Securitization certainly seem to be a hot topic!  We had a big turnout for yesterday’s Round Table Discussion, with over 20 people coming in-world for the discussion and even more than that streaming the event live from the web.  I think people were hoping to hear lots of informative and stimulating discussion and, if they were like me, they were not disappointed!  Special thanks to Cathy Shakespeare and Akwasi Ampofo for taking the time to share their highly specialized knowledge and insight with the rest of us.  If you didn’t get the chance to catch the discussion live, be sure to check out the archived version, which is now available here.

Despite all of the high-powered brains in the room, there were still some questions left unresolved.  In particular….

1.    Why is the concept of ‘participatory interest’ important?

2.    Why should the legal form of an arrangement matter so much?  Paragraph 26.C.b suggests that economically equivalent arrangements can be accounted for differently depending on, for example, whether a firm retains an interest-only strip (transferring the rest to others) or buys an interest-only strip (with the remainder still being held by others).

We are hoping to get some feedback/insight on these issues from the FASB staff, so be sure to check back here in a day or two to read what we have been able to find out.

In the meantime, feel free to weigh in on how you thought the session went.  What were the insights that you took away?  What topics sparked your interest?

One of the topics of discussion that I found particularly interesting was the discussion of the three basic philosophies in deciding the appropriate accounting treatment for securitizations – namely, taking a 1) risk and rewards, 2) control, or 3) financial components approach.  Historically, the FASB has adopted more of a control approach, whereas the IASB has taken a risk and rewards approach.  I think the FASB would benefit from some insight on the positive and negative aspects of emphasizing the risks and rewards as opposed to control.  What would be helpful are clear examples of how differences in accounting treatment will arise when based on one approach vs another.  If you have any such examples or, if you just want to weigh in with your opinion, please do so by commenting below!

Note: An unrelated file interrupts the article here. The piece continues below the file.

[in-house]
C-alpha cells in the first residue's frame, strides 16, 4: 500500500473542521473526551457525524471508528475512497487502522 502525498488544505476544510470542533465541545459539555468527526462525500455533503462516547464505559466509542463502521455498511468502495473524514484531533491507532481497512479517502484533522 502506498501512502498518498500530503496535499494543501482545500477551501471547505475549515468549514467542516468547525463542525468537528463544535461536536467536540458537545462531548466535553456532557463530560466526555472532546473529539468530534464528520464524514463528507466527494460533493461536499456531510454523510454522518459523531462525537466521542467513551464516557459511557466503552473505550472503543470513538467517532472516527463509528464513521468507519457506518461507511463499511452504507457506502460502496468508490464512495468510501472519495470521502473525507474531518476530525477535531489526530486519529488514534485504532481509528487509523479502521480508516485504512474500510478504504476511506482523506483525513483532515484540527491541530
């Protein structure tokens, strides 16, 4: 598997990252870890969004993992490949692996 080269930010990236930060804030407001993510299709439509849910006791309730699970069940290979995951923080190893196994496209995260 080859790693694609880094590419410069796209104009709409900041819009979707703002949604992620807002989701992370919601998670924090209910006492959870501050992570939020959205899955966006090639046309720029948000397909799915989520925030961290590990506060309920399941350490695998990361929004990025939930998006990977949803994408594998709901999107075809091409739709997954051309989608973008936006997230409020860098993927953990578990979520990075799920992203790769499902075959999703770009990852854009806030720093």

Again, be sure to check back on updates to this post and/or to check out the archive if you haven’t seen it yet – or maybe you just want to revisit a particular part of the discussion that didn’t get completely absorbed in your head the first time around!

Disclaimer: The views expressed here are my own and do not represent positions of the Financial Accounting Standards Board. Positions of the FASB are arrived at only after extensive due process and deliberations.